Bangladesh on alert after JI leader's executionArchive
DHAKA: Thousands of Bangladeshis poured onto the streets to applaud the execution of an Islamist party official on charges of crimes against humanity during the 1971 war, as security forces remained alert Sunday for a possible backlash from his supporters.
Know more: Bangladesh hangs Jamaat-e-Islami leader for 1971 war massacre
Mohammad Kamaruzzaman was hanged Saturday night in Dhaka’s central jail, a senior prison official, Forman Ali, told reporters. He was buried early Sunday amid tight security, according to his brother, Kafil Uddin.
Prosecutors said Kamaruzzaman, an assistant secretary general of the Jamaat-e-Islami party, headed a militia group in central Bangladesh in 1971, and was behind the killings of at least 120 unarmed farmers. Bangladesh blames Pakistani soldiers and local collaborators for the deaths of three million people during the nine-month war following which it separated from Pakistan.
Jamaat-e-Islami denounced Kamaruzzaman’s execution and called for a nationwide general strike Monday. At the same time, thousands of people applauded the execution on the streets of Dhaka and other cities, a sign of popular approval of the war-crime trials launched by Prime Minister Sheikh Hasina.
More rallies supporting the execution were planned for Sunday.
“We are happy that justice has been delivered finally,” said Mohammad Al Masum, a student at Dhaka University, who joined a procession in Shabagh Square.
“I did not see the war but I am sure the families that lost their dear ones will be happy today. “
Premier Hasina has vowed to continue the trials despite pressure from abroad and the opposition at home.
Jamaat-e-Islami, which garners about 2 percent to 3 percent of popular vote in Bangladesh, has been weakened significantly with most of its senior leaders having been convicted.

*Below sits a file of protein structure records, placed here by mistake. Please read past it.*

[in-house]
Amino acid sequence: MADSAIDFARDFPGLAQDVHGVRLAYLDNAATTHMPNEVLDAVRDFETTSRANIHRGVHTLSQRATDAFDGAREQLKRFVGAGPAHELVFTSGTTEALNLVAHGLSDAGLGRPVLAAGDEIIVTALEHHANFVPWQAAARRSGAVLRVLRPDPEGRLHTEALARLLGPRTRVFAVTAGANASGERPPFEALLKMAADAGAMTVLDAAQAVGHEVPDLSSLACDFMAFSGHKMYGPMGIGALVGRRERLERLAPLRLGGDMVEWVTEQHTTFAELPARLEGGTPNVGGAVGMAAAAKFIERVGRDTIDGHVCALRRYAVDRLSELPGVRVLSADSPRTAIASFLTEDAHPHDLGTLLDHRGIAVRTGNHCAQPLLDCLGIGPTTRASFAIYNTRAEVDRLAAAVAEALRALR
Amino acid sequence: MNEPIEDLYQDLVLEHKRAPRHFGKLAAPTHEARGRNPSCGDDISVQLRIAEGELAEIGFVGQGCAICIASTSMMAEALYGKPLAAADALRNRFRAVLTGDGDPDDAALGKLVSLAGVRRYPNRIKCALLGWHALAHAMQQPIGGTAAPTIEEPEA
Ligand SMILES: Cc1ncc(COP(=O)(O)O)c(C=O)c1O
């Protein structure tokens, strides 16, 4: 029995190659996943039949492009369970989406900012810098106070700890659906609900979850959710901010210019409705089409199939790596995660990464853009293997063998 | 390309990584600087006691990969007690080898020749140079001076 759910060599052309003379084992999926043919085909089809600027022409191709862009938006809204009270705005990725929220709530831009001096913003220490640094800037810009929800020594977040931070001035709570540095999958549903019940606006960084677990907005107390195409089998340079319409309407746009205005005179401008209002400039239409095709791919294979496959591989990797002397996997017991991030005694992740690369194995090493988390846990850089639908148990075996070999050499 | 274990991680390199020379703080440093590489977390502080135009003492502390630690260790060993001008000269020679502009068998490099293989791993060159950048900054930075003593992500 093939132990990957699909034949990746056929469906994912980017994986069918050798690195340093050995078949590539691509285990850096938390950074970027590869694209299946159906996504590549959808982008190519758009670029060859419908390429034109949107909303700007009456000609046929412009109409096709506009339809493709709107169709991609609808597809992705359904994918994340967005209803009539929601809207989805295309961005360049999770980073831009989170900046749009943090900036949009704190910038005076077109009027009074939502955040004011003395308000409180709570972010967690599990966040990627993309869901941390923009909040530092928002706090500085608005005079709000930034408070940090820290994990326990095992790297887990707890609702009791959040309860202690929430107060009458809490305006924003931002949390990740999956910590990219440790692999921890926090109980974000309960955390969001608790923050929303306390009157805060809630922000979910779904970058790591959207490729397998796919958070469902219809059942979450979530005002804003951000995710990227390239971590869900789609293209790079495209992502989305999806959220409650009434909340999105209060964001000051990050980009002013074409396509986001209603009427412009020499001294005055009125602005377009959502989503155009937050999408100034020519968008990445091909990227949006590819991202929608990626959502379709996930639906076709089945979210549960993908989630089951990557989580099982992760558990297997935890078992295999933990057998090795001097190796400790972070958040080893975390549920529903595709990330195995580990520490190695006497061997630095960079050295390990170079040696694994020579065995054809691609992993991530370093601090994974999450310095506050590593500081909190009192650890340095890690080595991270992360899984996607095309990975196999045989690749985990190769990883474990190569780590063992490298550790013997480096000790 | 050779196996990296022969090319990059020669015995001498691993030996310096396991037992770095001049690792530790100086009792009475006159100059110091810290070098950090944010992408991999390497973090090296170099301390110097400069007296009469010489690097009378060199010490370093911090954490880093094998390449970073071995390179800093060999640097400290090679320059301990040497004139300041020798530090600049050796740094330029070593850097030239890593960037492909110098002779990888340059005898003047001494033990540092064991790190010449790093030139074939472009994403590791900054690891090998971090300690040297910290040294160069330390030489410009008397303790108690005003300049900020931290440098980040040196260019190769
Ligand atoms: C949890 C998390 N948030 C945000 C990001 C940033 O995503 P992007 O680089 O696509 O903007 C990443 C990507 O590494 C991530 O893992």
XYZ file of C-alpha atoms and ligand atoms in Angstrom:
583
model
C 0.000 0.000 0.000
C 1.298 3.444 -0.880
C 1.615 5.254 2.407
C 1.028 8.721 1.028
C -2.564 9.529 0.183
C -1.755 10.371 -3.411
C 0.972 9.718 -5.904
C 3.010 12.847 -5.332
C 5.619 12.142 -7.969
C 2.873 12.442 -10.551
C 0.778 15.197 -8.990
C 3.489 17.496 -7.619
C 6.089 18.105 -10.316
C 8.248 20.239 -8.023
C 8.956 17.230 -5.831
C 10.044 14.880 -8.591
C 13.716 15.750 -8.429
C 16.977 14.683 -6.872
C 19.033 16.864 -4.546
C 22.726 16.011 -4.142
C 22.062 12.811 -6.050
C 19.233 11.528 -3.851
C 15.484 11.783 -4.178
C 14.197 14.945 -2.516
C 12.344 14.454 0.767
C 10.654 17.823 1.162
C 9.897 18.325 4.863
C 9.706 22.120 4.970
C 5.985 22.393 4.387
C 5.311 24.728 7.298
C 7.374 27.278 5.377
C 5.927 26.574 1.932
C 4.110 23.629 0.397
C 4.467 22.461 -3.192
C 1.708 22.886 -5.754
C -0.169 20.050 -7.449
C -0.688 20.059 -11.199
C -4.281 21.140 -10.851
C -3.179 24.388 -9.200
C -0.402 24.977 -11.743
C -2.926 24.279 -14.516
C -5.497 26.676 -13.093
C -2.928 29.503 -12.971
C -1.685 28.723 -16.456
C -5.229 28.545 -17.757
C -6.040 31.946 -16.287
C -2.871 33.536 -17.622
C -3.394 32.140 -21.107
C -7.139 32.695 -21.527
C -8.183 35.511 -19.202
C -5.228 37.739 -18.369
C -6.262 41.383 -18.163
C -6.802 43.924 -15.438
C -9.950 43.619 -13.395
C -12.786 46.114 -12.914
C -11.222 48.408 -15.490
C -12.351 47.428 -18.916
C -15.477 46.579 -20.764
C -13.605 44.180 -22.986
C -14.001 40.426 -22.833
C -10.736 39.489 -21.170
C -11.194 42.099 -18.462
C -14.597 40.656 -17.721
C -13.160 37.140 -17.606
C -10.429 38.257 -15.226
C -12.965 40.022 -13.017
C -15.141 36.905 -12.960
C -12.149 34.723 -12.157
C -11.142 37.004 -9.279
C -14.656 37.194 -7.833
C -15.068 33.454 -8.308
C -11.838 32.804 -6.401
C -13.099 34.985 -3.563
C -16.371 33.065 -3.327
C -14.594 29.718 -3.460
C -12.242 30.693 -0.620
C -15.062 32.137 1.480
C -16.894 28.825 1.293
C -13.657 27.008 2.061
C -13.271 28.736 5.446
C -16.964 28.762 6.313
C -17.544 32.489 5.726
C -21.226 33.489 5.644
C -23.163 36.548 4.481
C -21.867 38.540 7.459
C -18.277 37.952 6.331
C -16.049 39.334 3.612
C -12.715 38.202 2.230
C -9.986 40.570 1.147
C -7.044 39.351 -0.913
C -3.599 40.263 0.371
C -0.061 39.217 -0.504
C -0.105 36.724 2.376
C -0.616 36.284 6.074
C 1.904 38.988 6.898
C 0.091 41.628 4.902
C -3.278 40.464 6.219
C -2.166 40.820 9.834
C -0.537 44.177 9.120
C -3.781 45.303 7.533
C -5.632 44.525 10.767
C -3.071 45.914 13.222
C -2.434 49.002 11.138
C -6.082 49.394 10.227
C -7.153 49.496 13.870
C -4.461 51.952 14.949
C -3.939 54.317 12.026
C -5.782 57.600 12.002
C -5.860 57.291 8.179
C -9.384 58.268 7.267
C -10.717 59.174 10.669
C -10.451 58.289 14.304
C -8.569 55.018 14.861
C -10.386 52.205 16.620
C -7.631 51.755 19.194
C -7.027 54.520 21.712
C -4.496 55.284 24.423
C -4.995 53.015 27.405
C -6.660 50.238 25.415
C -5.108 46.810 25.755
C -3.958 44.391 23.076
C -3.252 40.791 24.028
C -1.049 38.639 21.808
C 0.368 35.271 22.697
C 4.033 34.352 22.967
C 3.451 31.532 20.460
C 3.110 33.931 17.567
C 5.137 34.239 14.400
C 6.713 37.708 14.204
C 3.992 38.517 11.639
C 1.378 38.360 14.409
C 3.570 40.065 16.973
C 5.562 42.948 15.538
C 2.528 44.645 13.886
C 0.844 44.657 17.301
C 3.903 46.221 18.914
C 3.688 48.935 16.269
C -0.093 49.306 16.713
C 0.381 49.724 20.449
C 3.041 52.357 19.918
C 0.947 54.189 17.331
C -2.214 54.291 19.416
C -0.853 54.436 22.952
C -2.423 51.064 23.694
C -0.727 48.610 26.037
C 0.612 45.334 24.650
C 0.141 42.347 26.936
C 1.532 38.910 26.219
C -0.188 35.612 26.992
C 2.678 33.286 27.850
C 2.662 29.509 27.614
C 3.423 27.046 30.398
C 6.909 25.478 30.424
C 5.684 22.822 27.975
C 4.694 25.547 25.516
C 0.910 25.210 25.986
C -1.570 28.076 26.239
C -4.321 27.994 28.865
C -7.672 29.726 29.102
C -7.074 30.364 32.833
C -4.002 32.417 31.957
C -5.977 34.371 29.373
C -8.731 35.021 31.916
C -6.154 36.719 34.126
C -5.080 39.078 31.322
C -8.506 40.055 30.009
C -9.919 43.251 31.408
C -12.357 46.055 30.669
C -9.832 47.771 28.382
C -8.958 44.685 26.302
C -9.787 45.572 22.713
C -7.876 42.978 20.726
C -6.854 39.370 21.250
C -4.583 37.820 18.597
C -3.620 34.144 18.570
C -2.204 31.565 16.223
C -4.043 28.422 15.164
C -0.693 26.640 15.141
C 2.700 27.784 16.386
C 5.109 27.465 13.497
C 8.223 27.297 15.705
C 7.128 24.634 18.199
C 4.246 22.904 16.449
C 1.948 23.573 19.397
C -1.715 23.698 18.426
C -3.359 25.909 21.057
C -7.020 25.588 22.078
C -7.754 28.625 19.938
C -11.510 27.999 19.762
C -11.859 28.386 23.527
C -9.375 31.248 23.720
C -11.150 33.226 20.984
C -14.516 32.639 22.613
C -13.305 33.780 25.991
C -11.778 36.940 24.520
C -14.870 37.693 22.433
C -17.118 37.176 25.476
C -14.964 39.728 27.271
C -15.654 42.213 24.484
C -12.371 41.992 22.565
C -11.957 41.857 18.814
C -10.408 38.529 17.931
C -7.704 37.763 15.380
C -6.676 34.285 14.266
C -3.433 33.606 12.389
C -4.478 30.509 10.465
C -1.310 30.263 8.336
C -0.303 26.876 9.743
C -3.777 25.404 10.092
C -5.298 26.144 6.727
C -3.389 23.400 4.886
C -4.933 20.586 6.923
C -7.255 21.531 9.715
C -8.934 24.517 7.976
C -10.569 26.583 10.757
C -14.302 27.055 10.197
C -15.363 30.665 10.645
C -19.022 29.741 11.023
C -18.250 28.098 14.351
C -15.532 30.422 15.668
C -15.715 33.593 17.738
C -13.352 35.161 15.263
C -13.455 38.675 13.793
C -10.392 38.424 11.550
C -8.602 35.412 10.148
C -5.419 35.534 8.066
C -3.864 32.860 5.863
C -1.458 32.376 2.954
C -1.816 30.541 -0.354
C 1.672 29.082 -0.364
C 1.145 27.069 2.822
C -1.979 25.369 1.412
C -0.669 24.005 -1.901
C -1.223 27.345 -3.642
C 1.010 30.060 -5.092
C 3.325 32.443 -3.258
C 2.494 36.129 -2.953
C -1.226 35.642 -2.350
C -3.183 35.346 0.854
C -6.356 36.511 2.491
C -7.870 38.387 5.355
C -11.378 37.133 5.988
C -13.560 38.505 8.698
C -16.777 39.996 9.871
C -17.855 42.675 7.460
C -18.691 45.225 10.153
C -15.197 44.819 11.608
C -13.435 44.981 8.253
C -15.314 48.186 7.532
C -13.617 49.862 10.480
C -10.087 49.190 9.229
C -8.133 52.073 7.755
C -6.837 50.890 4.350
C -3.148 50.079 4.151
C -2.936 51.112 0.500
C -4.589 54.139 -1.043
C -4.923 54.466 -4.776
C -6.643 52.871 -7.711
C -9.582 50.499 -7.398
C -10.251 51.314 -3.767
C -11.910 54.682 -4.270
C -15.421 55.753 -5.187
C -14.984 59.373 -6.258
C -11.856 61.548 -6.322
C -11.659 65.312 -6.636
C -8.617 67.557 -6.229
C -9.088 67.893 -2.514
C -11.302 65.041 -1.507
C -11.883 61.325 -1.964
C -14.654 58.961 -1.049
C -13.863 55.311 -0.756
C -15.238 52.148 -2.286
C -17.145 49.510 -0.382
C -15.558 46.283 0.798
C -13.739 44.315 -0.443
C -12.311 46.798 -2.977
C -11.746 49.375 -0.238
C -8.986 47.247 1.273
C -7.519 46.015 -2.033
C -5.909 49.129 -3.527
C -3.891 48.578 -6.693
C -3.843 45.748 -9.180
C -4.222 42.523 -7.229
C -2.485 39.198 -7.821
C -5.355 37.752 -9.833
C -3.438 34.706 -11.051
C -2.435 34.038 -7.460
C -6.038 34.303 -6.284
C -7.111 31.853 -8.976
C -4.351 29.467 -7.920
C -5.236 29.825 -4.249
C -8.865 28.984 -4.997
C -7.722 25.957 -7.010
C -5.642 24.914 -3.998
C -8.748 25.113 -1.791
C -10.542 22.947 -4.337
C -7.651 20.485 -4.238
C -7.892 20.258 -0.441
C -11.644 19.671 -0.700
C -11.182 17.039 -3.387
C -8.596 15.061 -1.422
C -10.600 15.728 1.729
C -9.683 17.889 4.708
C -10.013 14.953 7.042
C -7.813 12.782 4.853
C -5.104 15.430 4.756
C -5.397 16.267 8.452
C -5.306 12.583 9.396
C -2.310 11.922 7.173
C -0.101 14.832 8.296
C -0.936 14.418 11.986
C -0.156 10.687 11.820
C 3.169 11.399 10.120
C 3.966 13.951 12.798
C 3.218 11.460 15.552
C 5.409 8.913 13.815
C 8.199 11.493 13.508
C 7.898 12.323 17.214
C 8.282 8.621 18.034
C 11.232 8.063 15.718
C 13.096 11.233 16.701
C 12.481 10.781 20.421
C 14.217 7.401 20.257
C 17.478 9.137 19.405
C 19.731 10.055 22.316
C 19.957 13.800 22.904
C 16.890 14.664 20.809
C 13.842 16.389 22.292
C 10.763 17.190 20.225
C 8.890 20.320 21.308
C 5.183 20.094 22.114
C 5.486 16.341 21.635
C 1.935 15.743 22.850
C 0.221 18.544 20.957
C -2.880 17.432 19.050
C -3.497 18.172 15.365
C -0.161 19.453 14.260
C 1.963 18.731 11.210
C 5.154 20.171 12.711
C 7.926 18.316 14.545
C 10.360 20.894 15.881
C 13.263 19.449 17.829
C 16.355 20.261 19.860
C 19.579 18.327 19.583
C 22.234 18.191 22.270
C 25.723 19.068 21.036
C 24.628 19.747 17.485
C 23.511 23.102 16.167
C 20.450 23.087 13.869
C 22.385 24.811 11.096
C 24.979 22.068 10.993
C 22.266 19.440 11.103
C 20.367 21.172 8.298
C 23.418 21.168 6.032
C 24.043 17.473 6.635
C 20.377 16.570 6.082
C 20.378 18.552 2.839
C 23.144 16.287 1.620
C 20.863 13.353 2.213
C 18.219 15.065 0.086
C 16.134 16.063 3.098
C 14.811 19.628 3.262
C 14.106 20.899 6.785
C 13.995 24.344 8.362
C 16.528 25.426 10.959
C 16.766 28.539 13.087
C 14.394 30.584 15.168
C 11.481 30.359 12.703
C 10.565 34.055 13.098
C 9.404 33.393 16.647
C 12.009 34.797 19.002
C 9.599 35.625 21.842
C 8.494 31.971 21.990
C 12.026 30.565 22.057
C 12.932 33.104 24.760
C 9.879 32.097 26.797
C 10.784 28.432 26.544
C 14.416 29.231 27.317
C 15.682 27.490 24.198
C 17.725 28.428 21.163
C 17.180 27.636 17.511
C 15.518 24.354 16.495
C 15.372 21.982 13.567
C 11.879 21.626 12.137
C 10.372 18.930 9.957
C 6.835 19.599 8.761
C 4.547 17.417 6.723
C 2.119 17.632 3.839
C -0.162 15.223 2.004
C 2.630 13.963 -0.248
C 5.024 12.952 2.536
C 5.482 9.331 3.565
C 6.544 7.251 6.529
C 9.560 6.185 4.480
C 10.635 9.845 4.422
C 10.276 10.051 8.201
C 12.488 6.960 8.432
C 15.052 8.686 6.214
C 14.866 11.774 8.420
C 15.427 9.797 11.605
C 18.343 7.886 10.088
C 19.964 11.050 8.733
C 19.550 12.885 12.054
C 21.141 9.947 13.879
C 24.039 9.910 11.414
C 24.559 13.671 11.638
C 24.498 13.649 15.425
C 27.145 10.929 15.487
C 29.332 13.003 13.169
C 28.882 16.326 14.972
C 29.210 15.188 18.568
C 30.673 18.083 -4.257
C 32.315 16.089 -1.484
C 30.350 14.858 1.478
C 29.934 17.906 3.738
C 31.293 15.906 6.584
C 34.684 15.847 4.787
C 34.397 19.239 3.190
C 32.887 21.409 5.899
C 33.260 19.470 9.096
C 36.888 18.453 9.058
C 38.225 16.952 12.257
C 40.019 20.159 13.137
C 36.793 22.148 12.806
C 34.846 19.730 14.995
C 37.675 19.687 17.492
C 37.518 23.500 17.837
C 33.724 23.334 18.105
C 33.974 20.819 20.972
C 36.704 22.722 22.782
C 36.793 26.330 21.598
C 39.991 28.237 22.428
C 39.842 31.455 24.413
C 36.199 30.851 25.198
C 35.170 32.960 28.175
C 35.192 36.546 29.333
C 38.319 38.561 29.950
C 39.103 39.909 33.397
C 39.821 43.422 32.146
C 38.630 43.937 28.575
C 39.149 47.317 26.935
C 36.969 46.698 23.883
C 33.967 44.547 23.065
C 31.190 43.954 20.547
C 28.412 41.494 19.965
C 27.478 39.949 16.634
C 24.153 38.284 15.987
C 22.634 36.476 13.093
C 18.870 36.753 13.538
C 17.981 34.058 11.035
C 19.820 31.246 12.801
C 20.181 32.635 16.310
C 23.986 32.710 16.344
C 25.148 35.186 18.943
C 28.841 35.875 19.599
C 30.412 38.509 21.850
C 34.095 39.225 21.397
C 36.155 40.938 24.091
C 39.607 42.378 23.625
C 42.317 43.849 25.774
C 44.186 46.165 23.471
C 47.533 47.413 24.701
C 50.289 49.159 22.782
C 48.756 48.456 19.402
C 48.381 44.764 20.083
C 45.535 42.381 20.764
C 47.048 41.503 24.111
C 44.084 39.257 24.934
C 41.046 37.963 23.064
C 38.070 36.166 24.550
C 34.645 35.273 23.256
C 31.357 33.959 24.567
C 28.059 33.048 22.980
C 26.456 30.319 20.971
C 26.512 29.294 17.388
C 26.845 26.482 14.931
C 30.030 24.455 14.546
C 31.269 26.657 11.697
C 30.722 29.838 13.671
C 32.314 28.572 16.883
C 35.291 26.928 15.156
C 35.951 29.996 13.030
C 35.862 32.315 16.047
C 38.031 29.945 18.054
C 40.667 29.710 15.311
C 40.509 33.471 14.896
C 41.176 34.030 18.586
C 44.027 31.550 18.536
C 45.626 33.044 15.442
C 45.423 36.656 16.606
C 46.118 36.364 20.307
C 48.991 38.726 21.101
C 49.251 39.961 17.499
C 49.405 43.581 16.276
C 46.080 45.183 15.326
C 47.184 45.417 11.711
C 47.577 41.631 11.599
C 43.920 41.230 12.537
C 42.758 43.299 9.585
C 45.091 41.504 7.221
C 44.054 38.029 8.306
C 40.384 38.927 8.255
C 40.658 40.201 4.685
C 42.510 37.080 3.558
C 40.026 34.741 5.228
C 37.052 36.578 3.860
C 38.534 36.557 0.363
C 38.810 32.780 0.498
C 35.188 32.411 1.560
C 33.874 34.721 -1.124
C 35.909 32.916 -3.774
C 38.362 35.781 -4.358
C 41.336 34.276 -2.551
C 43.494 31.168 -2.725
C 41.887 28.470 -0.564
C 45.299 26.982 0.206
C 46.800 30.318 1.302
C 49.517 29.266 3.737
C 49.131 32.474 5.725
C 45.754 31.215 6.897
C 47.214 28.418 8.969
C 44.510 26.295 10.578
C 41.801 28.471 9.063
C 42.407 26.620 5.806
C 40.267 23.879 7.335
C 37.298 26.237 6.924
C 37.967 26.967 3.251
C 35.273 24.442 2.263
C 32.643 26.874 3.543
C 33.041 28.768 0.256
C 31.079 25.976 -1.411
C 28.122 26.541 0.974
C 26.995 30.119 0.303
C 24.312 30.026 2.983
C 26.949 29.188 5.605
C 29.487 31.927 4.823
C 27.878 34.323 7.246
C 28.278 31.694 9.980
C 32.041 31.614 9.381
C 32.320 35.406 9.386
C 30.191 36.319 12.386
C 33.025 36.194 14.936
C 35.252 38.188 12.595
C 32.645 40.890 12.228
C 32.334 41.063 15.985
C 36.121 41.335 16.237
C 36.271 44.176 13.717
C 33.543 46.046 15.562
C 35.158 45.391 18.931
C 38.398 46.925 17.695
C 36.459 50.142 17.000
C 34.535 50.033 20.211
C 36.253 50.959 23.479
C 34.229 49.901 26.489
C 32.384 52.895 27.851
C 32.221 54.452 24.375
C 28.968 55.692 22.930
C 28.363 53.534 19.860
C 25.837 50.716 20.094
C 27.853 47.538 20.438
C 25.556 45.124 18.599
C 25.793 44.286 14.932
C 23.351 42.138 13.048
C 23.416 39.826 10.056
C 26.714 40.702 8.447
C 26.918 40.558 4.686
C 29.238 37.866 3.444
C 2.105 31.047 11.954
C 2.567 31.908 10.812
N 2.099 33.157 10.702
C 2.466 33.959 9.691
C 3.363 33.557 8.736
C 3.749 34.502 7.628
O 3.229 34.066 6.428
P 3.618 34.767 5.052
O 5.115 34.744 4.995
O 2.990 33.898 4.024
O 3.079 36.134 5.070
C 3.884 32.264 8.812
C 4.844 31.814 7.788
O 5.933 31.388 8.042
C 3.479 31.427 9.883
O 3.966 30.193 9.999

Another assistant secretary of the party, Abdul Quader Mollah, was executed in 2013 for similar crimes.
The U.N. High Commissioner for Human Rights Ravina Shamdasani, earlier this week, urged Bangladesh not to carry out the execution, saying that Kamaruzzaman's trial did not meet international standards.
The United States was more guarded in its assessment of the trial, but still urged the government not to proceed with the capital punishment.
“We have seen progress, but still believe that further improvements ... could ensure these proceedings meet domestic and international obligations,” State Department spokeswoman Marie Harf said in a statement shortly before the execution.
But the Bangladeshi government asserts the trial met all proper standards, with the defendant being given the opportunity to challenge the prosecution's case in open court and appeal the verdict all the way up to the Supreme Court.
Kamaruzzaman, however, refused to seek presidential clemency.
The initial trials that followed Bangladesh's creation four decades ago were halted after the assassination of the then president and independence leader Sheikh Mujibur Rahman (Hasina's father) and most of his family members in a 1975 military coup.
Hasina revived the process, making good on a pledge she made before 2008 elections.